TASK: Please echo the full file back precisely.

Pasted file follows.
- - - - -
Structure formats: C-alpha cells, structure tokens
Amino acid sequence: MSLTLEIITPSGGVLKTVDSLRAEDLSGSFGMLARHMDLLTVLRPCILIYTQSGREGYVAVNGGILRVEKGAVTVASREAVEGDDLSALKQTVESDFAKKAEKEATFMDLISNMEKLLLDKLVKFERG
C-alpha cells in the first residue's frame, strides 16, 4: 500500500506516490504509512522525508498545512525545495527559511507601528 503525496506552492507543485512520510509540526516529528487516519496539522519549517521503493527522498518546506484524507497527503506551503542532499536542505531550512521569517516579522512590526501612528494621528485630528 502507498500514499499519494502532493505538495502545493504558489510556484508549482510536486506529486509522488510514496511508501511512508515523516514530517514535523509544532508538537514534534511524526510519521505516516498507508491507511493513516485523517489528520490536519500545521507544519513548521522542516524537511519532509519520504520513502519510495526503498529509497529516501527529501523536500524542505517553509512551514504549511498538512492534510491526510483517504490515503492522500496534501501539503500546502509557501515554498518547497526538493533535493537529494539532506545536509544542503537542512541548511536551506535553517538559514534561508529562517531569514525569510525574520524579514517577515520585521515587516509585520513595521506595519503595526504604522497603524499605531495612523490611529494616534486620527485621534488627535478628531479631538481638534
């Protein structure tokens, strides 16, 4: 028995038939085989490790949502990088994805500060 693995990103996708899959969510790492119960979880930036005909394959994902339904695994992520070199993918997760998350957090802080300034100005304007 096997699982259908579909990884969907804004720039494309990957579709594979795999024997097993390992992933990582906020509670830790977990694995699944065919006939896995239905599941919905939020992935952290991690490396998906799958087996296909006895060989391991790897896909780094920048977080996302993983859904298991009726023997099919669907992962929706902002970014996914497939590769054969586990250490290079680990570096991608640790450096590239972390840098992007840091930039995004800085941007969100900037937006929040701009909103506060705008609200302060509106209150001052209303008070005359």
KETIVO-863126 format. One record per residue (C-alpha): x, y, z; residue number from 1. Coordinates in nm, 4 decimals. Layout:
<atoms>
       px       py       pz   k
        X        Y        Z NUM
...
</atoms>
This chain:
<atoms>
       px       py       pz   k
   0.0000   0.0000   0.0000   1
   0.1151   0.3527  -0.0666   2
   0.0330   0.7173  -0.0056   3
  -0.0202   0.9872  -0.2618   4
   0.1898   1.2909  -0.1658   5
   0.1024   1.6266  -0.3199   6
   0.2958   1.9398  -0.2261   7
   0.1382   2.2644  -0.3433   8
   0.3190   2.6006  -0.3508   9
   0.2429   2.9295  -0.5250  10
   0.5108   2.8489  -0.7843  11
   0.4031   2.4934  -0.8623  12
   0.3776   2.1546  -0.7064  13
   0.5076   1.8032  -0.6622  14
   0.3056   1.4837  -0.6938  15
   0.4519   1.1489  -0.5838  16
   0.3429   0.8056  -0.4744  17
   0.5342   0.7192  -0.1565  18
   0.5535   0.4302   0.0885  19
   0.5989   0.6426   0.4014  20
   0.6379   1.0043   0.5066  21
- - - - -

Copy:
Structure formats: C-alpha cells, structure tokens
Amino acid sequence: MSLTLEIITPSGGVLKTVDSLRAEDLSGSFGMLARHMDLLTVLRPCILIYTQSGREGYVAVNGGILRVEKGAVTVASREAVEGDDLSALKQTVESDFAKKAEKEATFMDLISNMEKLLLDKLVKFERG
C-alpha cells in the first residue's frame, strides 16, 4: 500500500506516490504509512522525508498545512525545495527559511507601528 503525496506552492507543485512520510509540526516529528487516519496539522519549517521503493527522498518546506484524507497527503506551503542532499536542505531550512521569517516579522512590526501612528494621528485630528 502507498500514499499519494502532493505538495502545493504558489510556484508549482510536486506529486509522488510514496511508501511512508515523516514530517514535523509544532508538537514534534511524526510519521505516516498507508491507511493513516485523517489528520490536519500545521507544519513548521522542516524537511519532509519520504520513502519510495526503498529509497529516501527529501523536500524542505517553509512551514504549511498538512492534510491526510483517504490515503492522500496534501501539503500546502509557501515554498518547497526538493533535493537529494539532506545536509544542503537542512541548511536551506535553517538559514534561508529562517531569514525569510525574520524579514517577515520585521515587516509585520513595521506595519503595526504604522497603524499605531495612523490611529494616534486620527485621534488627535478628531479631538481638534
């Protein structure tokens, strides 16, 4: 028995038939085989490790949502990088994805500060 693995990103996708899959969510790492119960979880930036005909394959994902339904695994992520070199993918997760998350957090802080300034100005304007 096997699982259908579909990884969907804004720039494309990957579709594979795999024997097993390992992933990582906020509670830790977990694995699944065919006939896995239905599941919905939020992935952290991690490396998906799958087996296909006895060989391991790897896909780094920048977080996302993983859904298991009726023997099919669907992962929706902002970014996914497939590769054969586990250490290079680990570096991608640790450096590239972390840098992007840091930039995004800085941007969100900037937006929040701009909103506060705008609200302060509106209150001052209303008070005359």
KETIVO-863126 format. One record per residue (C-alpha): x, y, z; residue number from 1. Coordinates in nm, 4 decimals. Layout:
<atoms>
       px       py       pz   k
        X        Y        Z NUM
...
</atoms>
This chain:
<atoms>
       px       py       pz   k
   0.0000   0.0000   0.0000   1
   0.1151   0.3527  -0.0666   2
   0.0330   0.7173  -0.0056   3
  -0.0202   0.9872  -0.2618   4
   0.1898   1.2909  -0.1658   5
   0.1024   1.6266  -0.3199   6
   0.2958   1.9398  -0.2261   7
   0.1382   2.2644  -0.3433   8
   0.3190   2.6006  -0.3508   9
   0.2429   2.9295  -0.5250  10
   0.5108   2.8489  -0.7843  11
   0.4031   2.4934  -0.8623  12
   0.3776   2.1546  -0.7064  13
   0.5076   1.8032  -0.6622  14
   0.3056   1.4837  -0.6938  15
   0.4519   1.1489  -0.5838  16
   0.3429   0.8056  -0.4744  17
   0.5342   0.7192  -0.1565  18
   0.5535   0.4302   0.0885  19
   0.5989   0.6426   0.4014  20
   0.6379   1.0043   0.5066  21